Lambeth 1.10 called for those in the Anglican Communion
to listen to the experience of homosexual persons.
Where such listening has taken place the process has been difficult for all concerned.
Lesbian, gay, bisexual and transgender people of every country have experienced attitudes which exclude them from society. Many have felt unable to share something which appears to them to define their being even to their closest friends and family. Being listened to is in itself costly.
Listening itself has seemed to some people to be giving up clear biblical principles and traditional values. The heart of the church seems to be at stake. It is thought that listening might itself involve compromise. Those who articulate traditional teaching have risked being branded as homophobic and unloving. However, listening is itself a Biblical principle and vital for our mission to gay and lesbian people, our mission with gay and lesbian people and mission in a world where more and more societies accept gay and lesbian relationships.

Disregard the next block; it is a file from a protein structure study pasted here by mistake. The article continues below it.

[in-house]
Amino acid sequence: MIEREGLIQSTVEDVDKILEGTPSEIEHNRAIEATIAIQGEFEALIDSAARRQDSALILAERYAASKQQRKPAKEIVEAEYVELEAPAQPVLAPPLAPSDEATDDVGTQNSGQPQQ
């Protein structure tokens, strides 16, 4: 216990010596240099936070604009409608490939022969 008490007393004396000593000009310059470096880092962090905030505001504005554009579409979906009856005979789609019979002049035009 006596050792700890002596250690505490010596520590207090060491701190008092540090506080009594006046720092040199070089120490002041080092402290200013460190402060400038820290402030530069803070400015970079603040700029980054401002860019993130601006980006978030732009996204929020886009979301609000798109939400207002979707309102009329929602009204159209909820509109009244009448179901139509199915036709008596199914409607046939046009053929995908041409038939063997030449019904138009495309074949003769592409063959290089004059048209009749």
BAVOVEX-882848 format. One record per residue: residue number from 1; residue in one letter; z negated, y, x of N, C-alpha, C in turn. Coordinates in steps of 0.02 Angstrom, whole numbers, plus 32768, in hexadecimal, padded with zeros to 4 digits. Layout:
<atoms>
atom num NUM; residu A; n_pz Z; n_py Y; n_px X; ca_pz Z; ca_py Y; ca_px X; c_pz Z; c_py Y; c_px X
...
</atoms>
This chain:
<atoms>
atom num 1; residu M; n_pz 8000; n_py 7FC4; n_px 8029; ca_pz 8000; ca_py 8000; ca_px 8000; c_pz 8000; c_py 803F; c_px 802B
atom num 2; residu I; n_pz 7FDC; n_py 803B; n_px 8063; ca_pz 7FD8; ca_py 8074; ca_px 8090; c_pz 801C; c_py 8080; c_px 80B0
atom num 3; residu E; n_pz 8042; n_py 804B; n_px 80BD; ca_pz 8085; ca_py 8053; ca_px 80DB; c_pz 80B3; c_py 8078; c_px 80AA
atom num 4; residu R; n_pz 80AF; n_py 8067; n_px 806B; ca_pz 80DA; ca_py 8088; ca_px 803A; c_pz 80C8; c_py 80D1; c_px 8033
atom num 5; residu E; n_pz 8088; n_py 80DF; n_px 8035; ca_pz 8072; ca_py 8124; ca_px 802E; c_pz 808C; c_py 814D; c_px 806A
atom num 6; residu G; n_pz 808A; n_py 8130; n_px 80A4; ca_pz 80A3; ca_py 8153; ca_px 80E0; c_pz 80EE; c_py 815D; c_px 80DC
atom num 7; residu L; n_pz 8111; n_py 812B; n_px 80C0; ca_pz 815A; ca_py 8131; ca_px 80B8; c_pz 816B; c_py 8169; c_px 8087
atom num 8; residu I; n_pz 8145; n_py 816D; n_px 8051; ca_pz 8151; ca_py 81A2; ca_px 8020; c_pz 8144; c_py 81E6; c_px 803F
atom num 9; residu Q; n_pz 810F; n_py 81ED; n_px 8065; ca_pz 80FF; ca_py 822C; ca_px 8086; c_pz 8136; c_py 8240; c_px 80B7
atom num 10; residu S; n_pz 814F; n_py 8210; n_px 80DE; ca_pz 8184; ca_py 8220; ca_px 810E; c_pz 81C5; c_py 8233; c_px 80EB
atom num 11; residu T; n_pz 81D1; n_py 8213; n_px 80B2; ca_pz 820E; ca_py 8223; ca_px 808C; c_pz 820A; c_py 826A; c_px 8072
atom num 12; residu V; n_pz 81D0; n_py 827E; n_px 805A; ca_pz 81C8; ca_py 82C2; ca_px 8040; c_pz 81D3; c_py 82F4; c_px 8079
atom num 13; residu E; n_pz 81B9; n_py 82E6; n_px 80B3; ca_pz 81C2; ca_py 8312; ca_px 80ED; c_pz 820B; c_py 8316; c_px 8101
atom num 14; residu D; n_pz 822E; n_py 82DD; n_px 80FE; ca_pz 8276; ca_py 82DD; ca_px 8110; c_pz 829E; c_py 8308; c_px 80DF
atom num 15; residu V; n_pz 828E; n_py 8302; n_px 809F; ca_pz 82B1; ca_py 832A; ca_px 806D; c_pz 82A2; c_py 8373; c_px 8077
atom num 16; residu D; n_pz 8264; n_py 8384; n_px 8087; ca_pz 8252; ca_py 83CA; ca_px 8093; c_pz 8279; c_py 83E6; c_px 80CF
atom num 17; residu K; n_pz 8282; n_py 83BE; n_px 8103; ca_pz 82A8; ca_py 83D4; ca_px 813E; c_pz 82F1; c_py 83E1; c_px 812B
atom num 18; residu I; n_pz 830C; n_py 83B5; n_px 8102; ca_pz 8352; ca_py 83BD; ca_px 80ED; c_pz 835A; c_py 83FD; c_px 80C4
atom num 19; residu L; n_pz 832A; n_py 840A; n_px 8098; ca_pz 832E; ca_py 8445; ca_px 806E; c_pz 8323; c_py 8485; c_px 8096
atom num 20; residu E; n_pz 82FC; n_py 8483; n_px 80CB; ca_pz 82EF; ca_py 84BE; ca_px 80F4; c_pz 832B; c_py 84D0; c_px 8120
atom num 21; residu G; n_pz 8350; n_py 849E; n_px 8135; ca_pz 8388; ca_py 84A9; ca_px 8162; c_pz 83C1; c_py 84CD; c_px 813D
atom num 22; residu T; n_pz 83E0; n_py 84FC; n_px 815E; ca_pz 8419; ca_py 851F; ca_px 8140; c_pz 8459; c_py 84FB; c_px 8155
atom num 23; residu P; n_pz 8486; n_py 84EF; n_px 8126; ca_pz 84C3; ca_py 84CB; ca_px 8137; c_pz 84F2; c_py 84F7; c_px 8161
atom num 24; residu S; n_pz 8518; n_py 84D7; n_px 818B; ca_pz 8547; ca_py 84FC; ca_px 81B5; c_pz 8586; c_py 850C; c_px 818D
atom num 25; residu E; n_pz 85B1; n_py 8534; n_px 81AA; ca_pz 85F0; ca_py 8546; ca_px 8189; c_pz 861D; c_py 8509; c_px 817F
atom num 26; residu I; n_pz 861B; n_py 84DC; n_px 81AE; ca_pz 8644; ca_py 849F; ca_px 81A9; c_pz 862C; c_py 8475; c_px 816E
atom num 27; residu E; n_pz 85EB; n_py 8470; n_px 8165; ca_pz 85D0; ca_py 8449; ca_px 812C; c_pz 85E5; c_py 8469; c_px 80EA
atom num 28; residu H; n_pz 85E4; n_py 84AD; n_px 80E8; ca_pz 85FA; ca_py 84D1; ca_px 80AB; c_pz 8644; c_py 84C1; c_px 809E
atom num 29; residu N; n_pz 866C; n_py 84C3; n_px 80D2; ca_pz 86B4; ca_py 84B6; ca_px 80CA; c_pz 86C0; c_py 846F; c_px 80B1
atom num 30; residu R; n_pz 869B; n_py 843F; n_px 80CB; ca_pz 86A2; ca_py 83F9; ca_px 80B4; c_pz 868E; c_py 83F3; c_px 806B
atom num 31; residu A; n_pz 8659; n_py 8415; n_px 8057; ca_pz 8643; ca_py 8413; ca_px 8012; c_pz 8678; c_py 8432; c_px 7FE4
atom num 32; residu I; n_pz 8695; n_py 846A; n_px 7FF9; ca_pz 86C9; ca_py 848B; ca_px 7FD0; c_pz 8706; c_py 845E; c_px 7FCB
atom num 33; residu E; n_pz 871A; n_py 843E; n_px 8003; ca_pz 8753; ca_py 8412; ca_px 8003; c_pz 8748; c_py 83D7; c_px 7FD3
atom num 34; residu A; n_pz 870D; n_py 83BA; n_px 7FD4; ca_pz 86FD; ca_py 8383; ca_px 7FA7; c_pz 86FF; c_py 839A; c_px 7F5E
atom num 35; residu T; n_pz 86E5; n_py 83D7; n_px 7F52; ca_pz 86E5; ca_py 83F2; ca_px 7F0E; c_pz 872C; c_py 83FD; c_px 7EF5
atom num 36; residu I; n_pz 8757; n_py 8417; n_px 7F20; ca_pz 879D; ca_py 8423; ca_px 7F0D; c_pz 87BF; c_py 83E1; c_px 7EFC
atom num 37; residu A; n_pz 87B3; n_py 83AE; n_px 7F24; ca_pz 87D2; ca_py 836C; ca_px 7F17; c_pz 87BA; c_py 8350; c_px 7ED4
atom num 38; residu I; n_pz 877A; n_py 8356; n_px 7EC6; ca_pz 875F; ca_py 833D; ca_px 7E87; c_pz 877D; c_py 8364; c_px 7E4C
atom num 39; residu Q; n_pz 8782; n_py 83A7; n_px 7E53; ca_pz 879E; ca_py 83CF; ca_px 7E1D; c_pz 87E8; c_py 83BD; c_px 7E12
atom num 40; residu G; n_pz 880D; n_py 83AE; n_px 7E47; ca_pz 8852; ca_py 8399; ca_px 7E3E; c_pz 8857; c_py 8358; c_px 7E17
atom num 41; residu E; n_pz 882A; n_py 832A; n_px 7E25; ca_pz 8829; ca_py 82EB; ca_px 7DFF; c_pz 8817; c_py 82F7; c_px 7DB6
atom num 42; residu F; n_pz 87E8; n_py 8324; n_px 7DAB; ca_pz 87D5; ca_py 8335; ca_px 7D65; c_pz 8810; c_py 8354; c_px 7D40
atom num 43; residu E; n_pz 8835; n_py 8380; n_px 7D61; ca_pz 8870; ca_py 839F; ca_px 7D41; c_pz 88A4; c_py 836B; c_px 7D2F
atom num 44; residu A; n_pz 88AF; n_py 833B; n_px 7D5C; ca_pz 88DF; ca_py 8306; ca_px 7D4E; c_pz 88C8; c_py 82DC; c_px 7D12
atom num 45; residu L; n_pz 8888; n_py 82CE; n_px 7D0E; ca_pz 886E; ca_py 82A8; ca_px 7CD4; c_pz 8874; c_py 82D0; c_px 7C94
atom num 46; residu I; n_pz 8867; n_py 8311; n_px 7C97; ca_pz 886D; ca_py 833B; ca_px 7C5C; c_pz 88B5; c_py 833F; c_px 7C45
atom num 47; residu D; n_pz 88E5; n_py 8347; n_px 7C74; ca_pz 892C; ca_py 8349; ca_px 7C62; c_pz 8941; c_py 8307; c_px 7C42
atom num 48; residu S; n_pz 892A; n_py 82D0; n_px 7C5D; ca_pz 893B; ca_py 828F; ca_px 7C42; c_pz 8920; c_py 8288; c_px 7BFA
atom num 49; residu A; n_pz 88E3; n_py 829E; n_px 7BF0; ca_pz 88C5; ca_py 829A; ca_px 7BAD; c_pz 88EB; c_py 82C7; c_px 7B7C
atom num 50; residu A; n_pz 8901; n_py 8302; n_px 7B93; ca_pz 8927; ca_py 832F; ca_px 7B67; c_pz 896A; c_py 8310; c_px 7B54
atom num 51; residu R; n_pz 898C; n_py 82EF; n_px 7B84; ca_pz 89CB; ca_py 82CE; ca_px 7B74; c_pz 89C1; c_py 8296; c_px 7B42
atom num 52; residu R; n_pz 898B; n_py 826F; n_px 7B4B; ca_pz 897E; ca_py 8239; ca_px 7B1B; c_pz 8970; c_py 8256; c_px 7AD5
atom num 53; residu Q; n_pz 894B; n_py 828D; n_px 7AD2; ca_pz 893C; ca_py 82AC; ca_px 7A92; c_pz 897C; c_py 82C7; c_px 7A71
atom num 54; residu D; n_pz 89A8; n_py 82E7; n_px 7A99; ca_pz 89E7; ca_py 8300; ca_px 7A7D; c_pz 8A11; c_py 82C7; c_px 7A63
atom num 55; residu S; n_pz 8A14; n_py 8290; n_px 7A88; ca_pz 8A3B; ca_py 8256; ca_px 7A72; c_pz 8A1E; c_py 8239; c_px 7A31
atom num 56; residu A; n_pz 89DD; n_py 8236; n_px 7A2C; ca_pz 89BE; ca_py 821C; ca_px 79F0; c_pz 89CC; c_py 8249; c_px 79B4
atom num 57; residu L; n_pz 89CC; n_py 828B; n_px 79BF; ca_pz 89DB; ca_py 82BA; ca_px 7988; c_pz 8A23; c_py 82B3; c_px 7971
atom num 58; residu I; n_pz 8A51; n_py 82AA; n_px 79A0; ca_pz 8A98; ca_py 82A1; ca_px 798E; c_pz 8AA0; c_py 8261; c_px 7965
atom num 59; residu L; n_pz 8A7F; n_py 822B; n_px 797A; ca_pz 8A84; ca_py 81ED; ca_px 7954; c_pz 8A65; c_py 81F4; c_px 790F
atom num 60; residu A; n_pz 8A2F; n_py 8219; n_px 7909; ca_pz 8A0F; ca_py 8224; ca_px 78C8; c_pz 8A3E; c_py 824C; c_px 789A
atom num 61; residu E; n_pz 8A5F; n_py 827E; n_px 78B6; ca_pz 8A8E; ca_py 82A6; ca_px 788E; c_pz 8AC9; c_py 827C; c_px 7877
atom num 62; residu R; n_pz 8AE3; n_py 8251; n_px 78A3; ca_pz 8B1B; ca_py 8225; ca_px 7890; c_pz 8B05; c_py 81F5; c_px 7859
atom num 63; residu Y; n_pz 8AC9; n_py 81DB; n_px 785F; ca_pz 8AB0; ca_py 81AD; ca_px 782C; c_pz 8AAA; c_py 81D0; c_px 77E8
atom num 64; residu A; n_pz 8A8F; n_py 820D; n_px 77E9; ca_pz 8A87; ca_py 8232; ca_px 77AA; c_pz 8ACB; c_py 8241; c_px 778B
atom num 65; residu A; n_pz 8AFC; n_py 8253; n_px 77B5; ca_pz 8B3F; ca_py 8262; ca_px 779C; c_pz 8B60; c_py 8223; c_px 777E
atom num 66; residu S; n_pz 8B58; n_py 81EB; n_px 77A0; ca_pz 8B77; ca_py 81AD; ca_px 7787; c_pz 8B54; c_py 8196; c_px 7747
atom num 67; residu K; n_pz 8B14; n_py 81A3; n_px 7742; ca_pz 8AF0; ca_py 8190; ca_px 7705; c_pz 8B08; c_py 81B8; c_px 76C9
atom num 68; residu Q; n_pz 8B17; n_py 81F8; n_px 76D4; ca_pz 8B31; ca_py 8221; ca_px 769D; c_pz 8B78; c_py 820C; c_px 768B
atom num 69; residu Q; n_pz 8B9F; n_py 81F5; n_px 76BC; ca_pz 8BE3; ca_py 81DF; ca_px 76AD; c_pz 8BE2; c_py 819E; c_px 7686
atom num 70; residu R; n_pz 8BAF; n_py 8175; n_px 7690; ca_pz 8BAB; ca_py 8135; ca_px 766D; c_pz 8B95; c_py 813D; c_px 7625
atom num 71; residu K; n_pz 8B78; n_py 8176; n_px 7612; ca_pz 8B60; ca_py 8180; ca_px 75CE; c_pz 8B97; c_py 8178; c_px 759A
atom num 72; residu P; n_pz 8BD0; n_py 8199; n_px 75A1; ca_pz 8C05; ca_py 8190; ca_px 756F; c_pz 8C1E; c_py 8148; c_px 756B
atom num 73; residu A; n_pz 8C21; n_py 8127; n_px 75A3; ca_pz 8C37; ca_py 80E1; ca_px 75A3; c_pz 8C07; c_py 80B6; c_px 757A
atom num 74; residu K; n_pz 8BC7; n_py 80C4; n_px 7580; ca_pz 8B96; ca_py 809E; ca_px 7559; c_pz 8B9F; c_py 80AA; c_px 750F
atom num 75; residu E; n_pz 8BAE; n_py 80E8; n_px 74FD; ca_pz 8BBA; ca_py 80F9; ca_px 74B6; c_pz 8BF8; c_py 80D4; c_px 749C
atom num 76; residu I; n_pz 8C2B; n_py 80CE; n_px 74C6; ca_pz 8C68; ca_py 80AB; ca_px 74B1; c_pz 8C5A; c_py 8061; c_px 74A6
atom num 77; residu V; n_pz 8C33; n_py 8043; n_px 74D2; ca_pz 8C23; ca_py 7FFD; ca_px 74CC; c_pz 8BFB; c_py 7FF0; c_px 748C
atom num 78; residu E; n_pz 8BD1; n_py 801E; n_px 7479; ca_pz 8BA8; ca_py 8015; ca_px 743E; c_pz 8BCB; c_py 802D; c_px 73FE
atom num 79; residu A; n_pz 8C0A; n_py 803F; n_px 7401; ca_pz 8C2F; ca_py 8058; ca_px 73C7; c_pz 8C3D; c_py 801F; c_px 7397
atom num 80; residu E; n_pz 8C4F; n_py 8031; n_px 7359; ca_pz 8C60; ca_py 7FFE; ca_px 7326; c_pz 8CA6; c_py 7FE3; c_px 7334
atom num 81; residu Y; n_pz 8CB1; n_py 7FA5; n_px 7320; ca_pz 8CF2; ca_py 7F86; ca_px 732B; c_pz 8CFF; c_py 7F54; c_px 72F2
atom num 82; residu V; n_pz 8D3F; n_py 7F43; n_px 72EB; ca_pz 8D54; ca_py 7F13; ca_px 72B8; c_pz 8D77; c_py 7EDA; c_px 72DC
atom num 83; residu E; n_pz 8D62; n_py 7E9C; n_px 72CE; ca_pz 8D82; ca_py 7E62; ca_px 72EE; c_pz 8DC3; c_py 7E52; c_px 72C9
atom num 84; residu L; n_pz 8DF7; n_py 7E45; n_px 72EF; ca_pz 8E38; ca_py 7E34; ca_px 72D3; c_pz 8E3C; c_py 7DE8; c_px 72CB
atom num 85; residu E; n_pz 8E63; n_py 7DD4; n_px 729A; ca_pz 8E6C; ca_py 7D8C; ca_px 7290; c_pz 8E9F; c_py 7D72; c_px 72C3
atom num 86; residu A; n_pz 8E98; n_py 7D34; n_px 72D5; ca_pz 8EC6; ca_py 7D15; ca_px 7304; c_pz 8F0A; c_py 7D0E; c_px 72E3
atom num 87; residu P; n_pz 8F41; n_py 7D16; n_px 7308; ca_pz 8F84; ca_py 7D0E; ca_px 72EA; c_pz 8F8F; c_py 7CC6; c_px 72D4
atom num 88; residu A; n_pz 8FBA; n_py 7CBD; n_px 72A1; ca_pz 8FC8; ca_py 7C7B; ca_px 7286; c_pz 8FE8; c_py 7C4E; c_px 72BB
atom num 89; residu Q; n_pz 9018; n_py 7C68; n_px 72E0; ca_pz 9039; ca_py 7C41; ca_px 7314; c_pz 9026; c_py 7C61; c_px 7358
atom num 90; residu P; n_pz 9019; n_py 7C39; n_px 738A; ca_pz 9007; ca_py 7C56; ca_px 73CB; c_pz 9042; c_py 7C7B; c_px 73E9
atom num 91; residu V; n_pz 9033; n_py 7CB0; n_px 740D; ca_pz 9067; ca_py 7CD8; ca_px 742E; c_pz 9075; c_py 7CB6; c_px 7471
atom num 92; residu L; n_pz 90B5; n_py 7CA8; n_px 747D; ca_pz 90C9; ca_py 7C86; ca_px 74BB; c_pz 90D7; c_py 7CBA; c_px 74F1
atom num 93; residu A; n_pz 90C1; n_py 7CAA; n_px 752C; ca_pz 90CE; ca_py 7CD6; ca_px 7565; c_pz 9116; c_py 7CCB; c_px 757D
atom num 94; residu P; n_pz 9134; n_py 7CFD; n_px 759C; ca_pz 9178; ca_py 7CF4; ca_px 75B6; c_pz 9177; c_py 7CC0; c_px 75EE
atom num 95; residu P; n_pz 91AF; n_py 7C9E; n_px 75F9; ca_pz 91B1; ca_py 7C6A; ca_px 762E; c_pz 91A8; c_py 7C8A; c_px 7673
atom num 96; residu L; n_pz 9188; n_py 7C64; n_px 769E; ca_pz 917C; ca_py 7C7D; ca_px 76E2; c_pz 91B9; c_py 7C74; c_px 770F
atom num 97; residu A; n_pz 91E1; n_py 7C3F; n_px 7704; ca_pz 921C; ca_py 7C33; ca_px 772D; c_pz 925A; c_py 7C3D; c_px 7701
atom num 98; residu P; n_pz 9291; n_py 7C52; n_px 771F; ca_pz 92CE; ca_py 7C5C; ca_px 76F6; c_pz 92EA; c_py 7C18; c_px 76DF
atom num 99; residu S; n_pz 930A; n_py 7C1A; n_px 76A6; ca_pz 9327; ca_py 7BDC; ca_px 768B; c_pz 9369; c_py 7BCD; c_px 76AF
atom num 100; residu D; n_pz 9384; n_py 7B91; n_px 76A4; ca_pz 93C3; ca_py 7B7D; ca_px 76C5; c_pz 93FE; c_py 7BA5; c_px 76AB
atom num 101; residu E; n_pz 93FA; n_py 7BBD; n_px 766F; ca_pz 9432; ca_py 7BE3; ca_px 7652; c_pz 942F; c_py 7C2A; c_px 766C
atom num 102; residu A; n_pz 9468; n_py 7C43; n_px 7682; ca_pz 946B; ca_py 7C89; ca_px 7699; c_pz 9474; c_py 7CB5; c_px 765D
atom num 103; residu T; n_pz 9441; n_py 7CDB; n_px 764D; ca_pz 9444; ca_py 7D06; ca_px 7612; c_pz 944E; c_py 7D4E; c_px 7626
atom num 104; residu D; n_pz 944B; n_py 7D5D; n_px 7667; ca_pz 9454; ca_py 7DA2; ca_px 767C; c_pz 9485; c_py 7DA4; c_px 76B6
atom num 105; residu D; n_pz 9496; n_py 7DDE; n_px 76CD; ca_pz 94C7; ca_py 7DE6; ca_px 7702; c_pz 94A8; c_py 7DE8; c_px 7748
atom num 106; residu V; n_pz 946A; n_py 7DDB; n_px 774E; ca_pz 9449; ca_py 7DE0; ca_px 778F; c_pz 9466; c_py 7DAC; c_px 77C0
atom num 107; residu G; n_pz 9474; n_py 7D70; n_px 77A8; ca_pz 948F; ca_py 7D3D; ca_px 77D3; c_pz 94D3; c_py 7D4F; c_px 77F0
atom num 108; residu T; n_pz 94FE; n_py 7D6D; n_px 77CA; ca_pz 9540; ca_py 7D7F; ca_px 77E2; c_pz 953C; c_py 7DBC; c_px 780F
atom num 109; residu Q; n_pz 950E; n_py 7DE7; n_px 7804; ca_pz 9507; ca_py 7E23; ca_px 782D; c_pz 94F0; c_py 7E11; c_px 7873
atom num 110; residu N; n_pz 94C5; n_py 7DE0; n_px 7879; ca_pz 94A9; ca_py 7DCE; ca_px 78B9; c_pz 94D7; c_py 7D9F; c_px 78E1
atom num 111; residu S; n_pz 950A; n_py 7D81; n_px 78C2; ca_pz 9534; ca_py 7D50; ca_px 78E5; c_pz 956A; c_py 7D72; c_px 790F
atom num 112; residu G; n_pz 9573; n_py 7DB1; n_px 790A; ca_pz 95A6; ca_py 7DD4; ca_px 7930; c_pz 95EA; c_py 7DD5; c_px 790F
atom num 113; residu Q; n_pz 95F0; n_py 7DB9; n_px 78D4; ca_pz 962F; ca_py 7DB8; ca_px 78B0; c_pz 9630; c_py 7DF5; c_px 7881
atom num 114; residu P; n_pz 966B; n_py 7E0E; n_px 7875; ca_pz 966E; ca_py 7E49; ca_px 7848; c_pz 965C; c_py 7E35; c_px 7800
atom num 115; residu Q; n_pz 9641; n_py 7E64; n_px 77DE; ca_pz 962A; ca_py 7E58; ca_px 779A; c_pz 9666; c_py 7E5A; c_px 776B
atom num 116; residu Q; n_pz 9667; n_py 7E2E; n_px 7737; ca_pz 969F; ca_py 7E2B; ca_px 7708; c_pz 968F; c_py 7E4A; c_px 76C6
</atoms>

Listening is painful.
Listening is also fruitful. When we listen we can hear of the dedication and service of committed Christians who are attracted to people of the same gender. We discover the realities of the societies in which we serve. When we listen we can also be listened to and present the Good News of Jesus Christ. In Mission and ministry Anglicans are committed to presenting Christ to all people, to offer loving service and to seek to transform unjust structures of society. We can only do this by listening to God and listening to those to whom we offer his love.